You can define stress (factor of safety) and frequency values as design
constraints for a Topology
study.
For example, run a Topology study to find the optimal shape of a model
with the largest stiffness for a 50% weight reduction and a maximum permissible stress
condition. A stress constraint enforces the condition that a model after optimization
cannot experience stresses larger than a percentage factor of the material's yield
strength.
To specify a stress constraint, in the
Goals
and Constraints PropertyManager, select
Stress/Factor of Safety Constraint. For
Type, select either
Stress
Constraint, or
Factor of Safety
Constraint.
Stress
Constraint 
Specified value

Enter the maximum permissible von Mises
stress value for the optimized geometry.

Specified factor

Enter the maximum permissible von Mises
stress value as a percentage of the material's yield
strength.


Factor
of Safety Constraint 
Enter the minimum acceptable
factor of safety for the optimized geometry. The maximum permissible
von Mises stress is calculated from the material's yield strength
divided by the userdefined factor of safety. The maximum von Mises
stress is the default FOS criterion used in this case. 
To specify a frequency constraint, in the Goals
and Constraints PropertyManager, select Frequency Constraint. Enter a lower or upper, frequency limit, or range
of permissible frequencies for the selected mode shapes.
Run a frequency study with the original model (maximum design
space), before you run a topology study with frequency constraints, to evaluate the
range of permissible natural frequencies.
Select Mode tracking to instruct
the optimization solver to track the order of the selected mode shapes derived from the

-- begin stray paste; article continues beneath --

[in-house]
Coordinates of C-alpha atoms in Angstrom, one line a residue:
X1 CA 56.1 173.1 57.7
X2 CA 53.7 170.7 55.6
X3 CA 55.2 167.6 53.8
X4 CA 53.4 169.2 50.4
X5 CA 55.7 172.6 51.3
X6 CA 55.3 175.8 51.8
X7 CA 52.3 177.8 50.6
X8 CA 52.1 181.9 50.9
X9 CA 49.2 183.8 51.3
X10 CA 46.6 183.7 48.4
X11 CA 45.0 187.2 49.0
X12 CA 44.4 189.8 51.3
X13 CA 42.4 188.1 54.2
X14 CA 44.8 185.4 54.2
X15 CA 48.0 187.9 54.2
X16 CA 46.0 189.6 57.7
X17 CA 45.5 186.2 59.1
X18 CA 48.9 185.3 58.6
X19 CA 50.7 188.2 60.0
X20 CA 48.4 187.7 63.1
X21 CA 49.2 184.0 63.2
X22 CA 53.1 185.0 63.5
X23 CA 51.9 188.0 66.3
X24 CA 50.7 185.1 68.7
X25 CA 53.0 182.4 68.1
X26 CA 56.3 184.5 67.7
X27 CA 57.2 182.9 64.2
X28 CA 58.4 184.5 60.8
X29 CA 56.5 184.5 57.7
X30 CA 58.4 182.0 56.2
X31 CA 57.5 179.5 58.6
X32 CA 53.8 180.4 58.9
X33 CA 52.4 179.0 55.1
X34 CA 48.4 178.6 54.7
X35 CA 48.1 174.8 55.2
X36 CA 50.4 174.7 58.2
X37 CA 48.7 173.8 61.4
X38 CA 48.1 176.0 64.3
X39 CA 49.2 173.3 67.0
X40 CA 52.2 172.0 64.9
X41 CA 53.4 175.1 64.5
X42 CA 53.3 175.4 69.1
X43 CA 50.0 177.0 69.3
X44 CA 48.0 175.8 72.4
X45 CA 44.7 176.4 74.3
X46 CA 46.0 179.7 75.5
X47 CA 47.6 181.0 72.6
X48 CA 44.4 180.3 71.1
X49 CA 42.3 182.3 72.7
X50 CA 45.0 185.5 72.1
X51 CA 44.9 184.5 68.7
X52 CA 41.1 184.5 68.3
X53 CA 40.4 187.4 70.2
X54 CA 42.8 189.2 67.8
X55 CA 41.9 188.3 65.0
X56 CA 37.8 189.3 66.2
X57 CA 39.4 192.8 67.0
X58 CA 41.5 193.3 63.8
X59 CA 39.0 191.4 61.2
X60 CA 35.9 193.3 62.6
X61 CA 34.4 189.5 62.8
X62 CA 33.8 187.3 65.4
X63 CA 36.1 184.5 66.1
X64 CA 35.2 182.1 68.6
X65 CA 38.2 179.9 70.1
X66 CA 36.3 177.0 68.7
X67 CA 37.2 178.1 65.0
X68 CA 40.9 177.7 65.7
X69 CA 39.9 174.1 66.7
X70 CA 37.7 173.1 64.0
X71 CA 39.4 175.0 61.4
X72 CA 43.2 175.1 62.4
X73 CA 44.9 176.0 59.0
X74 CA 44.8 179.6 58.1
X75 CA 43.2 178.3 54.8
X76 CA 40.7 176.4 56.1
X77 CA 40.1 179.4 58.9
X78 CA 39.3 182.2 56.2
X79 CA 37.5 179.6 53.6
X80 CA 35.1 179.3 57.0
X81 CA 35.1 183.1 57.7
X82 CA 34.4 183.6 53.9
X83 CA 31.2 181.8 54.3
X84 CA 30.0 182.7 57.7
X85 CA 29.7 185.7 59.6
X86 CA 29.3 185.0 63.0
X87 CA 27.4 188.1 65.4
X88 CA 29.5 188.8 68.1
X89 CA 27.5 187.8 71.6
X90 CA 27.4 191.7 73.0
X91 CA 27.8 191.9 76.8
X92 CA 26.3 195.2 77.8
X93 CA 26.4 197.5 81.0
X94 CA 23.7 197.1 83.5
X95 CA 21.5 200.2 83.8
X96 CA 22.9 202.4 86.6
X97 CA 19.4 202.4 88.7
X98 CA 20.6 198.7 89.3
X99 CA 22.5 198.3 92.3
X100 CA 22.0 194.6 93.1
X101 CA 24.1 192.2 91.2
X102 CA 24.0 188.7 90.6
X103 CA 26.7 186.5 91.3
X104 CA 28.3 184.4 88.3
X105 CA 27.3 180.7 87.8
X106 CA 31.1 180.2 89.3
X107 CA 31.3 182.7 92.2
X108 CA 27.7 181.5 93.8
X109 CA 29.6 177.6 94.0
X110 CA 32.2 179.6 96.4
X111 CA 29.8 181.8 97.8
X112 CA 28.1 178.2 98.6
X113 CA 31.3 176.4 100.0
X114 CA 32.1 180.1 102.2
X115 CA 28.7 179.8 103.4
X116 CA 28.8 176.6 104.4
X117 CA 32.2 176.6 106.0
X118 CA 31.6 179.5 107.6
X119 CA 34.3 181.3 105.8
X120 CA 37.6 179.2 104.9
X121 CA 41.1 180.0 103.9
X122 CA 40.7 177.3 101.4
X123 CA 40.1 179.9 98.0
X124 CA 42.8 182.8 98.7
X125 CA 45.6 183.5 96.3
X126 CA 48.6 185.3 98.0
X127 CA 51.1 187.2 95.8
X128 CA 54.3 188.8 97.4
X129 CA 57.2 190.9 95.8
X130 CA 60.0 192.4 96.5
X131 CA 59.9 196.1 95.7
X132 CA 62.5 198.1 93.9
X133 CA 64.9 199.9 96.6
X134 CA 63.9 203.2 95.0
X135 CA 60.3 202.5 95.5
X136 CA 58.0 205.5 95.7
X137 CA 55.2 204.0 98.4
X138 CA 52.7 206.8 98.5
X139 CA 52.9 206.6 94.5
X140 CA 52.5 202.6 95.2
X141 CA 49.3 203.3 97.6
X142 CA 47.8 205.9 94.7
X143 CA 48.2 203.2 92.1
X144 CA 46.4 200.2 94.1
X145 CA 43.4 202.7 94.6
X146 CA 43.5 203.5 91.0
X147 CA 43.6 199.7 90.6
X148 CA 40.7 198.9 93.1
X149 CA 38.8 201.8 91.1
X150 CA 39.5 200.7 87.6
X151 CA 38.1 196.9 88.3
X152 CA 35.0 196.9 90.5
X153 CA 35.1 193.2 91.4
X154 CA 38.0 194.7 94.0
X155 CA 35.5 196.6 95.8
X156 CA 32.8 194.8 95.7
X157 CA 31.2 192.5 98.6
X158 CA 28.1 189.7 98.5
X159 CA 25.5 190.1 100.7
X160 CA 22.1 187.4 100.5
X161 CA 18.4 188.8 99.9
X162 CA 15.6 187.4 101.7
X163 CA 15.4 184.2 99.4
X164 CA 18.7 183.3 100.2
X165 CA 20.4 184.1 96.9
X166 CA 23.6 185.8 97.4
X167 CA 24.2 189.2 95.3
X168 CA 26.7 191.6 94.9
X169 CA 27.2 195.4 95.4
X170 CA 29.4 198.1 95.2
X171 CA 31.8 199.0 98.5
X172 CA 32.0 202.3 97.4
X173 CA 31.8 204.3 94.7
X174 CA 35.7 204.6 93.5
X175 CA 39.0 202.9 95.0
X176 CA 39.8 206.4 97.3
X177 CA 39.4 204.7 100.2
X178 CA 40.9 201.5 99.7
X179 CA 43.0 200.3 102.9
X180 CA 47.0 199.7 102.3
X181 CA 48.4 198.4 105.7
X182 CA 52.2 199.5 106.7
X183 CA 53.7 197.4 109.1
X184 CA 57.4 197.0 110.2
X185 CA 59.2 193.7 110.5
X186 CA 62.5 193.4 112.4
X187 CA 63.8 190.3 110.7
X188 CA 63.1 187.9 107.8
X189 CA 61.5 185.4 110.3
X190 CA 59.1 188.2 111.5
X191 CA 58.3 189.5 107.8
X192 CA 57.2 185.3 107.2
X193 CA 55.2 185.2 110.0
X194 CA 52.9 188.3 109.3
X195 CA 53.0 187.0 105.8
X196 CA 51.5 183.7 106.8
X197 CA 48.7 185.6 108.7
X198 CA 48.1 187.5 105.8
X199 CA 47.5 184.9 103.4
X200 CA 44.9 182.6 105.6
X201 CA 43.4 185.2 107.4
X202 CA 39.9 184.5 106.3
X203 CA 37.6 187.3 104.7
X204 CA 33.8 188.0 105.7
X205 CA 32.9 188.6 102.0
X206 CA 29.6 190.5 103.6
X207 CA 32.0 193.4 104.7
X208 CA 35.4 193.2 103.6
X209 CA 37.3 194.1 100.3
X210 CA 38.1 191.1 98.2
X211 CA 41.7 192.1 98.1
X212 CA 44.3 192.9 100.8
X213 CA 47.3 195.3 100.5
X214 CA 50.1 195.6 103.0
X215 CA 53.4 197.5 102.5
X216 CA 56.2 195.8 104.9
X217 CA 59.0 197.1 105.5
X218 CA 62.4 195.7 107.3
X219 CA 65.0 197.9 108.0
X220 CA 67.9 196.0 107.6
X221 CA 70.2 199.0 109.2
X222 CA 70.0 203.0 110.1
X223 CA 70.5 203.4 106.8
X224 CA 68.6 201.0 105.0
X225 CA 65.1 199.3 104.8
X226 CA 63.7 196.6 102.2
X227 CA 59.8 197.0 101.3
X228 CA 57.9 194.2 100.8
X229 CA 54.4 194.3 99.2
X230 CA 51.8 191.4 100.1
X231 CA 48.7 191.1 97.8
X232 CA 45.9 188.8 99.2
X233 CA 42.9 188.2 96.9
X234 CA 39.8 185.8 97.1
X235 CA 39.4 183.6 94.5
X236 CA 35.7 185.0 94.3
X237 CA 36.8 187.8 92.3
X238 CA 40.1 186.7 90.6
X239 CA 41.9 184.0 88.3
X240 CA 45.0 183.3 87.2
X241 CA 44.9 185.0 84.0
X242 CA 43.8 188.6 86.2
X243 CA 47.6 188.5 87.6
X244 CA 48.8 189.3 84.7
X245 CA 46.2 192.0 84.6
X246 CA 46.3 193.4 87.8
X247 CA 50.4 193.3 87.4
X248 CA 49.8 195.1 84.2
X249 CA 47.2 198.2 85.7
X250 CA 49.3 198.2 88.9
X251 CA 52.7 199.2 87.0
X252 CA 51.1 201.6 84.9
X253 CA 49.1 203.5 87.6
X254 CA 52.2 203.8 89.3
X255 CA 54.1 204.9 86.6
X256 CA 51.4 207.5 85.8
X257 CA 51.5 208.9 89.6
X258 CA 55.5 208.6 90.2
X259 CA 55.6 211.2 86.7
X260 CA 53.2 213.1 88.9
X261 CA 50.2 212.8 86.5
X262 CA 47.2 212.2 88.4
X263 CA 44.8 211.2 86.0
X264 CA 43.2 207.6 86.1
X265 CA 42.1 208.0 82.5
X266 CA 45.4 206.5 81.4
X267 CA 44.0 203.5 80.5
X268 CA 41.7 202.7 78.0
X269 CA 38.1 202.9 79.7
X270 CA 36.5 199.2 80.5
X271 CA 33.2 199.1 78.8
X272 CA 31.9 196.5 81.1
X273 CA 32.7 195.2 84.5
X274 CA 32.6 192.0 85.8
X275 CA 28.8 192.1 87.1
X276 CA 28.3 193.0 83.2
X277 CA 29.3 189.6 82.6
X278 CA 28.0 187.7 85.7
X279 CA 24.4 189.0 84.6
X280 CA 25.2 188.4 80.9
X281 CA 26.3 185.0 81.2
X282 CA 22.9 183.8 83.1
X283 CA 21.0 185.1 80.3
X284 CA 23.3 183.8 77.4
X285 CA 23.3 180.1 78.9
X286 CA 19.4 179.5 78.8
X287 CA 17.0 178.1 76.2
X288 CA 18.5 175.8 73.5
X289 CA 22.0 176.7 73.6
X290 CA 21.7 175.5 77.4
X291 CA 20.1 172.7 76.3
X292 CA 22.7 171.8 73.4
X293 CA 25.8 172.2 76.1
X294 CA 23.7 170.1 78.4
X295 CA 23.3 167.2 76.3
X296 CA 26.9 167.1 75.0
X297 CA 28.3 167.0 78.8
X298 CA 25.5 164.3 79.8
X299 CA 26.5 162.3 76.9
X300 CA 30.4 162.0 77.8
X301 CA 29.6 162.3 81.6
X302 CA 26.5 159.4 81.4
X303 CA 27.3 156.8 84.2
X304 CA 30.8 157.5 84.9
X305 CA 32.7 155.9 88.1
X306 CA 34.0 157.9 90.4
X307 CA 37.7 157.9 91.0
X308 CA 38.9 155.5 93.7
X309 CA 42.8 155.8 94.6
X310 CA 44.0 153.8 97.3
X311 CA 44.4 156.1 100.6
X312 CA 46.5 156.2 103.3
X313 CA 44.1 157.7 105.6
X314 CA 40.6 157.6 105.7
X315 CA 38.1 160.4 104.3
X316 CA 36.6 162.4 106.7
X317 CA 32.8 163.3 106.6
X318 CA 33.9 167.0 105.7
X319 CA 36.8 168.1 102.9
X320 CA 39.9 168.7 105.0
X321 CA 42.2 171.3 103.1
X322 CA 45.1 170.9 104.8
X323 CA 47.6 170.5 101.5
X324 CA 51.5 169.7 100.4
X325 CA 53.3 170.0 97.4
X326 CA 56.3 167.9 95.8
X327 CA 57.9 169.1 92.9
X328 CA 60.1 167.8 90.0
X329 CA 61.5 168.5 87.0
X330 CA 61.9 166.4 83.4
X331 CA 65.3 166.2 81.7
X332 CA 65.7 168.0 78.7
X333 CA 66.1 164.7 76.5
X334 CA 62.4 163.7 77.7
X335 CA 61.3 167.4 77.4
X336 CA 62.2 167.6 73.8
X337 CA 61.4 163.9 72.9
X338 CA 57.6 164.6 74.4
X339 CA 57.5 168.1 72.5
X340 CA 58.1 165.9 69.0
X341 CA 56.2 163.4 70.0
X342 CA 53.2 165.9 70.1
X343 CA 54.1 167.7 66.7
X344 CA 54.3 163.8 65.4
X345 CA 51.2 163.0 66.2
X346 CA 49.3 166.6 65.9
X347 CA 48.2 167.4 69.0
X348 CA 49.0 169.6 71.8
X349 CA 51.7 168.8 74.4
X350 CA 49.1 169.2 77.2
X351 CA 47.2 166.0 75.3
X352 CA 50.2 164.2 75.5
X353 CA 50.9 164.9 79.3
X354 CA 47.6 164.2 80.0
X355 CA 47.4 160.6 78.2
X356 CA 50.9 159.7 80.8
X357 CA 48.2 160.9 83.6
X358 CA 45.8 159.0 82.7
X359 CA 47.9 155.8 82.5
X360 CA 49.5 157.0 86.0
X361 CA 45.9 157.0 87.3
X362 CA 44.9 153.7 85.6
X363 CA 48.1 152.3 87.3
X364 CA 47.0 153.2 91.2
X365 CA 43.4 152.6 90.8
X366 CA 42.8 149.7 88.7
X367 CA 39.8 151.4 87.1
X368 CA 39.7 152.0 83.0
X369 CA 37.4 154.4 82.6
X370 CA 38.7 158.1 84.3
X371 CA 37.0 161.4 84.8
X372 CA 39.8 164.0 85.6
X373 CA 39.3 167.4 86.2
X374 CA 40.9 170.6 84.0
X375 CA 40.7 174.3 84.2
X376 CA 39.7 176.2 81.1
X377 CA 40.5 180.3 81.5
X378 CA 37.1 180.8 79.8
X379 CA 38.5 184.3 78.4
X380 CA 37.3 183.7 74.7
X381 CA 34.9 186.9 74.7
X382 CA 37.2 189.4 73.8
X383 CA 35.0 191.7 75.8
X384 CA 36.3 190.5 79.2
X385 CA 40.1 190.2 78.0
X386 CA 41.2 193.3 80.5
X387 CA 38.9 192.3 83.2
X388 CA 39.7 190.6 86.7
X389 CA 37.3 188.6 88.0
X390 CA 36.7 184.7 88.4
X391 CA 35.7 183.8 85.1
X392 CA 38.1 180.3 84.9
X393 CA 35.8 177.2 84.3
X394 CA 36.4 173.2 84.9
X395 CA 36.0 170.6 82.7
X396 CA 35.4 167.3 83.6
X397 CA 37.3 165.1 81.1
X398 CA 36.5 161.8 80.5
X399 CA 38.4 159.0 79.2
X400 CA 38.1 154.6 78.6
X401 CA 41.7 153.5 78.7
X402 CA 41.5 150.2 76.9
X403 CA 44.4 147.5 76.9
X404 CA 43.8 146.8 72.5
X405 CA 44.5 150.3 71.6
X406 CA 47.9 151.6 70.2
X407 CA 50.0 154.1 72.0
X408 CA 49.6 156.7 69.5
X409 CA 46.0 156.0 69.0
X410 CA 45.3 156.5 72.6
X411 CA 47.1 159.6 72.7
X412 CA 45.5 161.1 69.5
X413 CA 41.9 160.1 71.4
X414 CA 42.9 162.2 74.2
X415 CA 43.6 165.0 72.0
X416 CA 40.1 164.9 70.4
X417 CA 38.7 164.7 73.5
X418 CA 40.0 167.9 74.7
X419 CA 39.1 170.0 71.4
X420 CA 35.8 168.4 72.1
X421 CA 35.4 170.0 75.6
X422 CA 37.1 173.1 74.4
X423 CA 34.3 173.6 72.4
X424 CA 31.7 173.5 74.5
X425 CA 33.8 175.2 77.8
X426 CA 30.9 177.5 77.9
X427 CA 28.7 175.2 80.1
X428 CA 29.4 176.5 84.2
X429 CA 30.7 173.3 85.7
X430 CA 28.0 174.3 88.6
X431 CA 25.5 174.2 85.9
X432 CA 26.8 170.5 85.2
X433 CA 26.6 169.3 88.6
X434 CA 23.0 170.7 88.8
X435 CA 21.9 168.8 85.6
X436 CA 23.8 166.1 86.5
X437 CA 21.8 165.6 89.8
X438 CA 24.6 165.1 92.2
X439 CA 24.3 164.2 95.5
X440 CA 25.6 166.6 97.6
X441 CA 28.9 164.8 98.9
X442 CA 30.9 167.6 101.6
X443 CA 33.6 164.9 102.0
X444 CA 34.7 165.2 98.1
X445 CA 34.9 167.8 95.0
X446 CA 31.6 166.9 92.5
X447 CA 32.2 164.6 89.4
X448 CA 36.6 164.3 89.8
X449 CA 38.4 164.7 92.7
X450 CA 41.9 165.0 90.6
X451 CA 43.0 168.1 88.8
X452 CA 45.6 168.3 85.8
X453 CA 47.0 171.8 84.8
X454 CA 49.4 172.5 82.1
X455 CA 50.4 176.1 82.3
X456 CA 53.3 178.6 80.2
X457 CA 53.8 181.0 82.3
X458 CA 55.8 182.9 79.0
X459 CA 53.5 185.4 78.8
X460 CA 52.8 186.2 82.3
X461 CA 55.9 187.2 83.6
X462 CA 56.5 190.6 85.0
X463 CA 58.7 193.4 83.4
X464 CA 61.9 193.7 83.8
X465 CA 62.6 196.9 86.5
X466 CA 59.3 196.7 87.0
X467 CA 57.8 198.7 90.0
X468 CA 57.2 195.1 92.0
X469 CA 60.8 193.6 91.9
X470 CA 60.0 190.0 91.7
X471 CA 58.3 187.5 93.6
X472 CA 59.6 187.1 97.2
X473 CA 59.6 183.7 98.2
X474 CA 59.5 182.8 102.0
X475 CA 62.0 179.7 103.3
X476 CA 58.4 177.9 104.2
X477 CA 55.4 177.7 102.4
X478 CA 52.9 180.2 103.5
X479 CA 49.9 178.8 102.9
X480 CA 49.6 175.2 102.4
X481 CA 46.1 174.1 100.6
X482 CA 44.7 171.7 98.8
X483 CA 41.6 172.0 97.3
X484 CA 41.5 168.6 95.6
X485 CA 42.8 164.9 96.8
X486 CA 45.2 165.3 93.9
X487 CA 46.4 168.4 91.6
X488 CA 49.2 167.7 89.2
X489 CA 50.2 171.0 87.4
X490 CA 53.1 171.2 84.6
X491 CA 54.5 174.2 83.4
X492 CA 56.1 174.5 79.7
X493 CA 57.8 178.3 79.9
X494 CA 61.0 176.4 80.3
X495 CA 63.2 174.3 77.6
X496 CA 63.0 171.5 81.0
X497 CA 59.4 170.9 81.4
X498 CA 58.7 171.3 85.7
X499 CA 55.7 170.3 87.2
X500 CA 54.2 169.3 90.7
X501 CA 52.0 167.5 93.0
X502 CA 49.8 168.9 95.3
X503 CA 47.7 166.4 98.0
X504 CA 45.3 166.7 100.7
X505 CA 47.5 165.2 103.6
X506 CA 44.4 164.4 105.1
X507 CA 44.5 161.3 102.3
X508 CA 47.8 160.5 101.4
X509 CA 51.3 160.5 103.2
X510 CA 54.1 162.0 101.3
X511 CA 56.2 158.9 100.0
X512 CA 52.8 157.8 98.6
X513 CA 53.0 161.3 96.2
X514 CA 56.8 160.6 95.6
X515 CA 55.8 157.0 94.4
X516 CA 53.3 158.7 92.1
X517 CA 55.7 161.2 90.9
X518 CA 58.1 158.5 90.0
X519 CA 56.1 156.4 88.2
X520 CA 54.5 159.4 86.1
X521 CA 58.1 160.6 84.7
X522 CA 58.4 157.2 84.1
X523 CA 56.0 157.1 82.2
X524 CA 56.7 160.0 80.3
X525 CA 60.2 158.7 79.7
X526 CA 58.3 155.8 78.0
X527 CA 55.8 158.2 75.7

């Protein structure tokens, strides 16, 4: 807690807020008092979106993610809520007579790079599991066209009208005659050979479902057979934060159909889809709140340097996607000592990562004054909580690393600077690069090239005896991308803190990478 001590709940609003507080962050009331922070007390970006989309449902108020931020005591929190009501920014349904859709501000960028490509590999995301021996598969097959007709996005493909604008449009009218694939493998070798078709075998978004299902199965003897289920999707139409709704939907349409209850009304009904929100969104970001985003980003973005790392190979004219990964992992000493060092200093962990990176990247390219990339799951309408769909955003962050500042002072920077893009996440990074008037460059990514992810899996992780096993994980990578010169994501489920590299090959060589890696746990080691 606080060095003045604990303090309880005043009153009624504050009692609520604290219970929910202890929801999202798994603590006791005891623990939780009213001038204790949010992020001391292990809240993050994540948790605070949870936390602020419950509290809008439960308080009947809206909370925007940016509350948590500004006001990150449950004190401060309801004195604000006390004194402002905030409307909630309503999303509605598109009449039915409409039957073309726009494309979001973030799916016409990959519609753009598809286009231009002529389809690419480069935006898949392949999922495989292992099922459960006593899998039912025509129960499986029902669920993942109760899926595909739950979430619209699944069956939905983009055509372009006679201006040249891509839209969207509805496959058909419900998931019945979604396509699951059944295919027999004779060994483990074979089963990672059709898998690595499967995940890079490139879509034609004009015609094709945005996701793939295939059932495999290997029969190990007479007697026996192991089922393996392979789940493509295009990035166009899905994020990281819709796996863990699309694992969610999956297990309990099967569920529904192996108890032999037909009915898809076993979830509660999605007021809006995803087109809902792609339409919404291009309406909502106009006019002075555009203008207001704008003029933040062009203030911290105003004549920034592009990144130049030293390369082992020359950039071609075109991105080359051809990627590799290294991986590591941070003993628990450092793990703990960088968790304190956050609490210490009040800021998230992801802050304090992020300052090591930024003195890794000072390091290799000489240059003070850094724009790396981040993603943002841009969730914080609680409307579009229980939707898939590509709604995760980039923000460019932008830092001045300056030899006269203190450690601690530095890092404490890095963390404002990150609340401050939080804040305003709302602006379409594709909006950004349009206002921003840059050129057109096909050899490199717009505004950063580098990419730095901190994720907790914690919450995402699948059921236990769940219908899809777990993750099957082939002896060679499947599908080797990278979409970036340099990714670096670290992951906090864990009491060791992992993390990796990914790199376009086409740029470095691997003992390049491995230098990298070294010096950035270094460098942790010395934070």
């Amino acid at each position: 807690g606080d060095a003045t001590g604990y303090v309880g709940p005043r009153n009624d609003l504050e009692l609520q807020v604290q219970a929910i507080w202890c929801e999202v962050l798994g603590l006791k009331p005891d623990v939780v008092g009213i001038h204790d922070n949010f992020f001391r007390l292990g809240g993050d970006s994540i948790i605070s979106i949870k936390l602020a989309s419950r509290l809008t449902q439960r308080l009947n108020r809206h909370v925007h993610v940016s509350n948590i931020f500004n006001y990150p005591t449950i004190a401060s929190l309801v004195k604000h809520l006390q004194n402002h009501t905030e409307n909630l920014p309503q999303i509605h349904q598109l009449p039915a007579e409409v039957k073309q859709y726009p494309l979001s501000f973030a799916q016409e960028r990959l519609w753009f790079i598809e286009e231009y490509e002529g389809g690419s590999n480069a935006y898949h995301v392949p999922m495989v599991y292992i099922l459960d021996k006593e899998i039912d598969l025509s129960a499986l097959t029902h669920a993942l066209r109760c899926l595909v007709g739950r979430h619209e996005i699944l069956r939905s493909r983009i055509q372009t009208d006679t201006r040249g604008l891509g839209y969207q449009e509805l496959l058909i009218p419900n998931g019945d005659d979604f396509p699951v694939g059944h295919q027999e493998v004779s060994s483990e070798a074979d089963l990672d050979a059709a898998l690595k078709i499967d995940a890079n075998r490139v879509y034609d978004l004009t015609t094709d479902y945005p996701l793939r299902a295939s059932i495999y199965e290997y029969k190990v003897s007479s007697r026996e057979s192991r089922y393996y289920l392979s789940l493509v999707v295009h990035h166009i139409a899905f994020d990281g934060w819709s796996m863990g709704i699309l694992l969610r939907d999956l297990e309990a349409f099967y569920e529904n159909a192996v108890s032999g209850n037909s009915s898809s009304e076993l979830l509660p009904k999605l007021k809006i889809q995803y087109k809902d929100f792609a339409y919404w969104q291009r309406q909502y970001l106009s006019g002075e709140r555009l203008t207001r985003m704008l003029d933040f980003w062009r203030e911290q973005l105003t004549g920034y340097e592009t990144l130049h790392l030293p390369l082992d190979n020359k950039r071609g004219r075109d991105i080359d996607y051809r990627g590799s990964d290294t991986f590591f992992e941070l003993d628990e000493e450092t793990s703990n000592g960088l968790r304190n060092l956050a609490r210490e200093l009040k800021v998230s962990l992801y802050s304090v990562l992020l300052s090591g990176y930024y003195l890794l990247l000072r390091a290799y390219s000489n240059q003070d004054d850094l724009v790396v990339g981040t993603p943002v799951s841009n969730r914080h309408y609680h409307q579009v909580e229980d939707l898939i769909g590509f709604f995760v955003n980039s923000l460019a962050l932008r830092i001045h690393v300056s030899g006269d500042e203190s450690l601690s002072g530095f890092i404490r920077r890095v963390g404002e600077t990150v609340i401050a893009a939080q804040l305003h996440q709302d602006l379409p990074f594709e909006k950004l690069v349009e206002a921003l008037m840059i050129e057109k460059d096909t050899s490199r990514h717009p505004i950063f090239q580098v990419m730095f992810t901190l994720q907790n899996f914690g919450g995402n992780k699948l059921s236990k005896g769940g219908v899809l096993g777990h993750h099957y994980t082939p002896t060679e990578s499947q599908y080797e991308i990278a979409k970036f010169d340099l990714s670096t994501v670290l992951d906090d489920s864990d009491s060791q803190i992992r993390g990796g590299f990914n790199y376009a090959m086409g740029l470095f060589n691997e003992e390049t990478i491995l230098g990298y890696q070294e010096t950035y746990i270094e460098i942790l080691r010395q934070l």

original geometry (throughout the optimization iterations) when enforcing frequency
constraints.
When Mode tracking is cleared, the
solver tracks the current order of mode shapes as derived for each optimization
iteration. For example, it is possible for an optimization goal of a 50% mass reduction
and a frequency constraint on the first mode shape. The first mode shape of the original
geometry becomes the second or third mode shape of the optimized geometry.
For example, you add a frequency constraint on a distinct mode shape
of a plate (the first mode in the original plate geometry). As the model shape changes
during iterations, this mode may move down in the frequency list. By selecting
Mode tracking, the solver keeps track of the
same mode as it moves positions in the list of frequencies, and enforces the constraint
on the same mode shape. When you clear Mode
tracking, another mode shape replaces the original first mode in the
course of iterations. The solver then applies the frequency constraint on this new mode
that replaces the old mode.
For a Topology study with a specified frequency constraint only:
 Applied loads or prescribed displacements (including remote loads, translations,
and rotations) are not considered in the calculation of the resonant
frequencies.
 In the Remote Load/Mass
PropertyManager, select to apply a remote mass. Any remote mass you apply with option
is ignored by the solver.